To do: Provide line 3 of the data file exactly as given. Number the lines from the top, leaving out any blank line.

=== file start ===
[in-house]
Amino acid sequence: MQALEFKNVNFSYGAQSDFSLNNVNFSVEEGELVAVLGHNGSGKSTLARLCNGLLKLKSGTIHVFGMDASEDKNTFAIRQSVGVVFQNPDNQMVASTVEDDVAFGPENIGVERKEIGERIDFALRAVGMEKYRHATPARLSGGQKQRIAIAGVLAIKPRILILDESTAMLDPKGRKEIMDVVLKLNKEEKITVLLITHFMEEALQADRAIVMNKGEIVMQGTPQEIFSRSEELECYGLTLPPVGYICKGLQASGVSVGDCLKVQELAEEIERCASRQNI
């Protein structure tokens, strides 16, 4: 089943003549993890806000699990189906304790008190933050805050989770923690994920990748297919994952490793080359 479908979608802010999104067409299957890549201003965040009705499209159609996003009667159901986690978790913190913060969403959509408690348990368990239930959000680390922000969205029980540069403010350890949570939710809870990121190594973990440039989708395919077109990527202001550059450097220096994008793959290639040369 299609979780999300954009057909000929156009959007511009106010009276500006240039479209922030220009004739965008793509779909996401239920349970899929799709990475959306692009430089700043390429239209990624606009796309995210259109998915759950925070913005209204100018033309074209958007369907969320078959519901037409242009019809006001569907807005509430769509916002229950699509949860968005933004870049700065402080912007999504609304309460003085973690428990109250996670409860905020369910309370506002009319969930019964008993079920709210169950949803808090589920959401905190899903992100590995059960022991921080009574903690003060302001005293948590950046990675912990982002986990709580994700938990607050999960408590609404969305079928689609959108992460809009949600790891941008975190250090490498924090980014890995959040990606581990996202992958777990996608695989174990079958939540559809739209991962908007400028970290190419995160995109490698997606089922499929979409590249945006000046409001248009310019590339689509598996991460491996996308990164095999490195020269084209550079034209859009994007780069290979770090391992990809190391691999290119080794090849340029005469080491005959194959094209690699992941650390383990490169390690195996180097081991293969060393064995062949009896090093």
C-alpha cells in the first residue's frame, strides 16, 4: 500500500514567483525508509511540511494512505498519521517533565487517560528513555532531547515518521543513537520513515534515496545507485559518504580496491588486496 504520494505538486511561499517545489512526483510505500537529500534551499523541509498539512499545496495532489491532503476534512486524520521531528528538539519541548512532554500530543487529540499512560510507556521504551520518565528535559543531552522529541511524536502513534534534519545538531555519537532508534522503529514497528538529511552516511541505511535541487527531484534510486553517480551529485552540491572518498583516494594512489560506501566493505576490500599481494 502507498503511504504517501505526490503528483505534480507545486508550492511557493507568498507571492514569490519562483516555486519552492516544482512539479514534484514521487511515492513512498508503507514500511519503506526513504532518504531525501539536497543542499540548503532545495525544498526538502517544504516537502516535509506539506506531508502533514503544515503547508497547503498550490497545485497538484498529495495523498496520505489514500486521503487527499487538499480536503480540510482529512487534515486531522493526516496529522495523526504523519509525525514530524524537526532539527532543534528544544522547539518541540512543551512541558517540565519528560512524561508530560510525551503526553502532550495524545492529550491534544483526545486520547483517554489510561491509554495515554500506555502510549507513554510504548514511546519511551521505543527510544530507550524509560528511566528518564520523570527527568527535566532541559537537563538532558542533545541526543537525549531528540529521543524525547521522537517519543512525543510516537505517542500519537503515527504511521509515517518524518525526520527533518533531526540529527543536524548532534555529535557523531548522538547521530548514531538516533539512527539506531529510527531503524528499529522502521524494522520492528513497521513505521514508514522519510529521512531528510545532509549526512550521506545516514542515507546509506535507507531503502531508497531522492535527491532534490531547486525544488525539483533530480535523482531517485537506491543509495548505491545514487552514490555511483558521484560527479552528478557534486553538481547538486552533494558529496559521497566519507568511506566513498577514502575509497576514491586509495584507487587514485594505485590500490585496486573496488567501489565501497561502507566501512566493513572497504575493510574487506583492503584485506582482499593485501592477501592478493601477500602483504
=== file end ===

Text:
């Protein structure tokens, strides 16, 4: 089943003549993890806000699990189906304790008190933050805050989770923690994920990748297919994952490793080359 479908979608802010999104067409299957890549201003965040009705499209159609996003009667159901986690978790913190913060969403959509408690348990368990239930959000680390922000969205029980540069403010350890949570939710809870990121190594973990440039989708395919077109990527202001550059450097220096994008793959290639040369 299609979780999300954009057909000929156009959007511009106010009276500006240039479209922030220009004739965008793509779909996401239920349970899929799709990475959306692009430089700043390429239209990624606009796309995210259109998915759950925070913005209204100018033309074209958007369907969320078959519901037409242009019809006001569907807005509430769509916002229950699509949860968005933004870049700065402080912007999504609304309460003085973690428990109250996670409860905020369910309370506002009319969930019964008993079920709210169950949803808090589920959401905190899903992100590995059960022991921080009574903690003060302001005293948590950046990675912990982002986990709580994700938990607050999960408590609404969305079928689609959108992460809009949600790891941008975190250090490498924090980014890995959040990606581990996202992958777990996608695989174990079958939540559809739209991962908007400028970290190419995160995109490698997606089922499929979409590249945006000046409001248009310019590339689509598996991460491996996308990164095999490195020269084209550079034209859009994007780069290979770090391992990809190391691999290119080794090849340029005469080491005959194959094209690699992941650390383990490169390690195996180097081991293969060393064995062949009896090093």